Winter mushrooms a welcome find
Most people who hunt mushrooms do so in late summer and fall when an array of choice edibles are abundant or in spring when morels are in season. It’s easy to forget — or maybe never even know — that there are a couple of tasty “winter mushrooms” which appear during warm spells from late fall until early spring.
These winter mushrooms may not be quite so exquisite tasting as morels, milks, wishies, or a few other prime-season species, but when found in the dead of winter they’re especially welcome. Hunting for them on a bright wintry day is exciting, providing, an excuse — if you need one — to get out the door.
The “velvet foot” mushroom (Flammulina velutipes) is also known by many as the “winter mushroom” since it will survive freezing and continue to produce spores after thawing out. It has a viscid yellowish-orange to orange-brown cap that accounts for the genus name; that is, “flamma,” means “a flame.” The species tag “velutipes” means “velvet stalk” in reference to the stem, which in maturity is dark brown or black in color, being covered with a velvety pubescence.
It’s common throughout Western North Carolina, appearing as a wound parasite in tufts or clusters on or near stumps, logs, roots, and living trunks of slippery elm, willow, poplar, and perhaps other trees. The deadly “autumn skullcap” (Galerina autumnalis), which fruits on wood in October and November, has a brown stalk but usually displays a ring, has brown spores, and a stalk interior that’s brown whereas velvet foot never has a ring and white spores.
To prepare velvet foot, dry or remove the viscid skin covering the, cap and discard the fibrous stalks. A form cultivated and sold in markets as “enotake” or “snow-puff mushroom” looks very different from the wild species as it has almost no cap and a long pure white stem resembling a bean sprout.
The “oyster mushroom” (Pleurotis ostreatus) is very common throughout WNC, appearing singly or in shelving masses on stumps, logs, and living trunks of a variety of deciduous trees, especially poplar and walnut. It may be observed year around, being very white in warm months and more brownish-white in winter.
The genus name refers to the “pleurotoid” habit of the fruiting body; that is, it has a cap that may entirely lack a stalk or a stalk that’s noticeably off-center. The species tag “ostreatus” refers to this mushroom’s oyster-like fragrance and flavor. There are no poisonous look-alikes for this species that I know about, but still check a field guide every time you harvest something for the table. It does harbor beetles in the deep gill slits. These are easily removed by immersing the cap in water or by tapping the top of the cap and dislodging them. The portion of the cap attached to the tree (and the stalk, if present) is tough and should be severed from the fleshy outer part of the cap.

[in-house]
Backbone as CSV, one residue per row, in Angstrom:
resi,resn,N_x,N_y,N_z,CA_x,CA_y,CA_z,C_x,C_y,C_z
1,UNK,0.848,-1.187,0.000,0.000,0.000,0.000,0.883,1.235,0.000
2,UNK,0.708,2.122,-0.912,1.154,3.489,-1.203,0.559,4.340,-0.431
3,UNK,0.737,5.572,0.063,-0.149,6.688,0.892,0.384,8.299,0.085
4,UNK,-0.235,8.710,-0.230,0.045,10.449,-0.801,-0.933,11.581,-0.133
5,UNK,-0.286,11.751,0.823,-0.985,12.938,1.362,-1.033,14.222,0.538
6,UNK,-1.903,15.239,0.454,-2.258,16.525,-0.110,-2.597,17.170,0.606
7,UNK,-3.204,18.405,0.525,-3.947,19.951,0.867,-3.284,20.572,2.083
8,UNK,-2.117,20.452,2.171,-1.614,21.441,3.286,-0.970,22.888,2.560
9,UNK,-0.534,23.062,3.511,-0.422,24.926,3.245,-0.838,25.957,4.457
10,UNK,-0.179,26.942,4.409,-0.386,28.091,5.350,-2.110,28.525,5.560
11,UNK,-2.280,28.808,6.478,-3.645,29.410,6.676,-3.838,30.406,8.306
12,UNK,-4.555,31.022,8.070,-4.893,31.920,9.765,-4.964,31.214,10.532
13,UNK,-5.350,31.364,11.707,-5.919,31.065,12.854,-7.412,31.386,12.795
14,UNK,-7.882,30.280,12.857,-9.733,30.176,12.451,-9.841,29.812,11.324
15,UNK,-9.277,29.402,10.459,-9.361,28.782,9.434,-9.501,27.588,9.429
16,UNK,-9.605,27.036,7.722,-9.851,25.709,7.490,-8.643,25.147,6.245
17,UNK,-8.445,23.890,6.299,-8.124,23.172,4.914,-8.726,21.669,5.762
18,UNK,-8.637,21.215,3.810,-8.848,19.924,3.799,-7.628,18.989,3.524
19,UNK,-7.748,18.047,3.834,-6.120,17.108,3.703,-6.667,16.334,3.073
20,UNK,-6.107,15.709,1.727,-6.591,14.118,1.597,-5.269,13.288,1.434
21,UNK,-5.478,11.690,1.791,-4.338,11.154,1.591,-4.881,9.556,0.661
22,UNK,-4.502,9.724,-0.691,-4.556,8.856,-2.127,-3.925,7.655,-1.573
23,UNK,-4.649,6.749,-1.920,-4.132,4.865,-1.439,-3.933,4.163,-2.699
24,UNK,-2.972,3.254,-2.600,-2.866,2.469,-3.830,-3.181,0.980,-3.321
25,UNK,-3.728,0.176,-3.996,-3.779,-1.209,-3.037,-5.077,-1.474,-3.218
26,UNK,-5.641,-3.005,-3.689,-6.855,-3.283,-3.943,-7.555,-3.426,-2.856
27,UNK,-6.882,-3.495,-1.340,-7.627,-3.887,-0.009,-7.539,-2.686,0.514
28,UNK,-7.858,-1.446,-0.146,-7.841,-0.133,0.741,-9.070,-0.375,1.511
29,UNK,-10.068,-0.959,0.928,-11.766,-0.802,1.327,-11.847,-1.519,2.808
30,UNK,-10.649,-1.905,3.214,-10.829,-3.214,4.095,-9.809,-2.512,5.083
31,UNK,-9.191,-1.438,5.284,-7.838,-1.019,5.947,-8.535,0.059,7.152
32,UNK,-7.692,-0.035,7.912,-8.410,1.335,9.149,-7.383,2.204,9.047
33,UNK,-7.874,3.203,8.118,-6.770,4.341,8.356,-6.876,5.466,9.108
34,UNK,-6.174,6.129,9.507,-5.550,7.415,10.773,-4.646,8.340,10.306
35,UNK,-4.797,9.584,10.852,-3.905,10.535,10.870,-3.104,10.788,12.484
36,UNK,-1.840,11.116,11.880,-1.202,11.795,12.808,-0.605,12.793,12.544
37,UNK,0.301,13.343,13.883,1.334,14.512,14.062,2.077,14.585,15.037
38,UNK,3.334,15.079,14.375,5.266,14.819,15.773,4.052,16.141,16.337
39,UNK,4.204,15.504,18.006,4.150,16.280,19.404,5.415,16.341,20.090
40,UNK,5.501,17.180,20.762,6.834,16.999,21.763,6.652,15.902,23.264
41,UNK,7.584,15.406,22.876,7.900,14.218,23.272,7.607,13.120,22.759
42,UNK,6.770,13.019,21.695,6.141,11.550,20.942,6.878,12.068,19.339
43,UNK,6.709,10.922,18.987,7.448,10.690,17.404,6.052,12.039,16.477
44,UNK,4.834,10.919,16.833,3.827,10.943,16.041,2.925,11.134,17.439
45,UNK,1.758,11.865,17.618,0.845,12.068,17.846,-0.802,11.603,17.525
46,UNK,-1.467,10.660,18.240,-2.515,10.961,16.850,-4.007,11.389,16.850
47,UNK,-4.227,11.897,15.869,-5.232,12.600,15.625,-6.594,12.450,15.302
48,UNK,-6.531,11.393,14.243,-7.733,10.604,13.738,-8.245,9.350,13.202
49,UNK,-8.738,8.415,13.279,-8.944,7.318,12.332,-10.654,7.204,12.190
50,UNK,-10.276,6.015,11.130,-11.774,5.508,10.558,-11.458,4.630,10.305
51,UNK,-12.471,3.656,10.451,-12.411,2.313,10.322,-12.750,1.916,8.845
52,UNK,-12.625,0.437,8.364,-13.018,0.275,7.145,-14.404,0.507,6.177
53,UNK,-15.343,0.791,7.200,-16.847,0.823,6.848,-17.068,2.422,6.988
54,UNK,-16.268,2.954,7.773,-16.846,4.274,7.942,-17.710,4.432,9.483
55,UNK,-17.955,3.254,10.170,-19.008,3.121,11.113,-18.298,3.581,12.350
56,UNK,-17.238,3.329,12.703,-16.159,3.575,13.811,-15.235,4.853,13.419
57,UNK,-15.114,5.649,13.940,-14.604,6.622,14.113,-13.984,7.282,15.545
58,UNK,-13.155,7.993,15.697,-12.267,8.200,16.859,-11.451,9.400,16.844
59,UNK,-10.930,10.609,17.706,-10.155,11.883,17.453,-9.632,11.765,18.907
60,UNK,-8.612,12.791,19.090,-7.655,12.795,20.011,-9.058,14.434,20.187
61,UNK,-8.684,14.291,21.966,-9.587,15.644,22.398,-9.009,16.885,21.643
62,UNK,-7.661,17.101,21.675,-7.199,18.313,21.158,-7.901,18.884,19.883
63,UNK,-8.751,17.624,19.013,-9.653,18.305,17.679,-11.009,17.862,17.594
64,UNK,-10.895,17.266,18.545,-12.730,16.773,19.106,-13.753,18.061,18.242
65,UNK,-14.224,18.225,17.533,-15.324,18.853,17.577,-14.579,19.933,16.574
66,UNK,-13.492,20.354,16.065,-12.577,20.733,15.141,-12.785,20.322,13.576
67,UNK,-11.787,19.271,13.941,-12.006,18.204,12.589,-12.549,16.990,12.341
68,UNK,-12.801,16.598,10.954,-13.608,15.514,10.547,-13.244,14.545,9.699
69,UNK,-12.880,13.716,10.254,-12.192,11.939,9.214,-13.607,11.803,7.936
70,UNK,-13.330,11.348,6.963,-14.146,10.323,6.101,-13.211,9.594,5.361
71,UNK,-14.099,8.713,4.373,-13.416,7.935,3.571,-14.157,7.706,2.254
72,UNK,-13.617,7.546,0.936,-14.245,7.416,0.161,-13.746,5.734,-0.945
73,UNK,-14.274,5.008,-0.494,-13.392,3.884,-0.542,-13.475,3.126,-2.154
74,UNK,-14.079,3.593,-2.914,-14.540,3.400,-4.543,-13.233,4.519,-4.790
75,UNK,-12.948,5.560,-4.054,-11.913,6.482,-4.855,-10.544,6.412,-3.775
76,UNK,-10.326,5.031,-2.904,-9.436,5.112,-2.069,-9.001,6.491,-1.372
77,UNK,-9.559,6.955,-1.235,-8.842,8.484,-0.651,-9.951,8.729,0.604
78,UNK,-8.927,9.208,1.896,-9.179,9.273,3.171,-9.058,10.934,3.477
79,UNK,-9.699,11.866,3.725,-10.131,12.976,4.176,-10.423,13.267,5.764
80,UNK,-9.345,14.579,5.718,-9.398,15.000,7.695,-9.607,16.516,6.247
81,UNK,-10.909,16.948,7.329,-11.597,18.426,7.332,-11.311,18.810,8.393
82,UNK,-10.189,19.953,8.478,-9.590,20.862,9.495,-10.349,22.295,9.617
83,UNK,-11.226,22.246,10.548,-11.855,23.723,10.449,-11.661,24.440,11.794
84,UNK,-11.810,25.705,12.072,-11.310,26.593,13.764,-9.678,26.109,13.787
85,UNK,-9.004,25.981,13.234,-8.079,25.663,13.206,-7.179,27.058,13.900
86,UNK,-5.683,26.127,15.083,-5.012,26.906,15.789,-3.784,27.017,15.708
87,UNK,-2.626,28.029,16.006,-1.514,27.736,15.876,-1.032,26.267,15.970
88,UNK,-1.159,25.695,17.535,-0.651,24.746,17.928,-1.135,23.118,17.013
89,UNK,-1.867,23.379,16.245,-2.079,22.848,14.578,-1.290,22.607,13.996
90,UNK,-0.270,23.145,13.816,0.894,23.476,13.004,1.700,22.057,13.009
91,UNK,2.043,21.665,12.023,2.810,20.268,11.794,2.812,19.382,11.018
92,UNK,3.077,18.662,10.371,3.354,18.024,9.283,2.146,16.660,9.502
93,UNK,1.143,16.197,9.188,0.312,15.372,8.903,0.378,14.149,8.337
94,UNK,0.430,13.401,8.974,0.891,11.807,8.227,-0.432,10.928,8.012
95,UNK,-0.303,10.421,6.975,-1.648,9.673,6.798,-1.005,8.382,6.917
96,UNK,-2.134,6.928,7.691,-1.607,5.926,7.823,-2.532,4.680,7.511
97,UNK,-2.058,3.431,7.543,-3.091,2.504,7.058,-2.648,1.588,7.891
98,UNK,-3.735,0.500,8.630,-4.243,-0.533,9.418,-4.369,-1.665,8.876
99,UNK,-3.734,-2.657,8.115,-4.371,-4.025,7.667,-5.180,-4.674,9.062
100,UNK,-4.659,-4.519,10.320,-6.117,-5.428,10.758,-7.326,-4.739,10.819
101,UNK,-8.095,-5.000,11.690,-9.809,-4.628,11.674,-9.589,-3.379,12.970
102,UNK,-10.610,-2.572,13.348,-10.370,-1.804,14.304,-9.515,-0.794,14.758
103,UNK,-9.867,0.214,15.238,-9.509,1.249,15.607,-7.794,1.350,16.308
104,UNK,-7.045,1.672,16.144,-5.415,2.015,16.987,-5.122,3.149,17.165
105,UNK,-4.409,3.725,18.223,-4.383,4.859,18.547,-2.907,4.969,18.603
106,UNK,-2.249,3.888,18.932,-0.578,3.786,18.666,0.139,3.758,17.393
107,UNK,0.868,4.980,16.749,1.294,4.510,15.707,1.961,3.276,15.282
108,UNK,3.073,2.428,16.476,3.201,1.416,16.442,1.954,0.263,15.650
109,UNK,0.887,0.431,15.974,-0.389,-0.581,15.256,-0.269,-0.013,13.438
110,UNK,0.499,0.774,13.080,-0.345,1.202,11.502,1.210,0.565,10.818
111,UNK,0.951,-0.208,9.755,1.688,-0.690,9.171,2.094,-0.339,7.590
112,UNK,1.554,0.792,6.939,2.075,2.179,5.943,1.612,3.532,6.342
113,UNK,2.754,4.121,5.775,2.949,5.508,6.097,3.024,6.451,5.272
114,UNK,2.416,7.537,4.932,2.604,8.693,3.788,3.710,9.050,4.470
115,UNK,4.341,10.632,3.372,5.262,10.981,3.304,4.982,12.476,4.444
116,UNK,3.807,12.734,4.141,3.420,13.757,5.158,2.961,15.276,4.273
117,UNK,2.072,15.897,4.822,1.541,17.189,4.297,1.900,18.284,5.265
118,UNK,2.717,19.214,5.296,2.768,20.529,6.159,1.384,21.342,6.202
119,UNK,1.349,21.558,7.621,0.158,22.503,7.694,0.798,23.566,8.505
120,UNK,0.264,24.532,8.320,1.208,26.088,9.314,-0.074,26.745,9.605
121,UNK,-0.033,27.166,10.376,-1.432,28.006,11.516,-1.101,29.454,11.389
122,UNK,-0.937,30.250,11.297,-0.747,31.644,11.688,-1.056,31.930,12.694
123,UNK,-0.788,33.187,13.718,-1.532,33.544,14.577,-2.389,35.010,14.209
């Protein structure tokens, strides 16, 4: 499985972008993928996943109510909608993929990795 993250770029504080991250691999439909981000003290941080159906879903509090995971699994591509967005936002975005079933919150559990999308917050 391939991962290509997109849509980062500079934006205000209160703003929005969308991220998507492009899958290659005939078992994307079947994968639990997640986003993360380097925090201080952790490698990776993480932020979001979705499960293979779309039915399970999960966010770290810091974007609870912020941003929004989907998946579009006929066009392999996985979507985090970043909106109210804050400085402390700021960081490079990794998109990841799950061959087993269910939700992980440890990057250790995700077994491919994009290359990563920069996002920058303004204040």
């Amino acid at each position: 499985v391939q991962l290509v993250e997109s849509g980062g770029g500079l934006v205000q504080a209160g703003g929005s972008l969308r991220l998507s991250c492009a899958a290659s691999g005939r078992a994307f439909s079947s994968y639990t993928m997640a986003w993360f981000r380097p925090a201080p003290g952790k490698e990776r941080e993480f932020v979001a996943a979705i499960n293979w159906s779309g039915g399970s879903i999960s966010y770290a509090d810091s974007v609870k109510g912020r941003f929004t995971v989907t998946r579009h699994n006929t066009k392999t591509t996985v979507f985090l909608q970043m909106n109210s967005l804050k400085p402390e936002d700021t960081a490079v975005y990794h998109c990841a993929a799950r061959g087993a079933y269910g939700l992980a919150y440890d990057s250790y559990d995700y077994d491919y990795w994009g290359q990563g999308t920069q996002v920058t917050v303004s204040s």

An “oyster log” dragged home will supply successive crops of this tasty species. They are cultivated commercially in some areas. When breaded and fried, the oyster mushroom does resemble its namesake seafood. Both species can be made into soups or prepared as casseroles.
Mushroom identification books have proliferated in recent years. The following are recommended by George and Elizabeth Ellison:
• Gary H. Lincoff, The Audubon Society Field Guide to North American Mushrooms (Knopf, 1981) separates the excellent color photographs from the excellent textual entries. Nevertheless, if you’re going to have just one field guide, this is the one.
• Alexander H. Smith and Nancy Smith Weber, The Mushroom Hunter’s Field Guide (University of Michigan Press, 3rd edition, 1980) was written by one of America’s foremost mushroom experts and his daughter, also a mycologist at the University of Michigan. Published in a handy 5.5-by-11-inch format, the book provides a checklist of 22 “Edible Mushrooms for Beginners.”
• Nancy Smith Weber and Alexander H. Smith, A Field Guide to Southern Mushrooms (University of Michigan Press, 1985) is by the same father-daughter team (with author credits reversed) in the same format, with an expanded 28-entry list of “Edible Species Recommended for Beginners.” The Smith-Weber books are obviously intended as companion volumes. If you’re going to buy just one of the Smith-Weber’s, make it the 1980 model, but consider purchasing both to use as companion volumes since there is a overlap of northern and southern species in WNC.
• David Aurora, Mushrooms Demystified: A Comprehensive Guide to the Fleshy Fungi (Ten Speed Press, 1986) is a 959-page soft-cover tome containing a wealth of information largely focused upon California’s varied fungi population. But Aurora — a non-academic mycologist — presents a wealth of technical and anecdotal information on species found in WNC.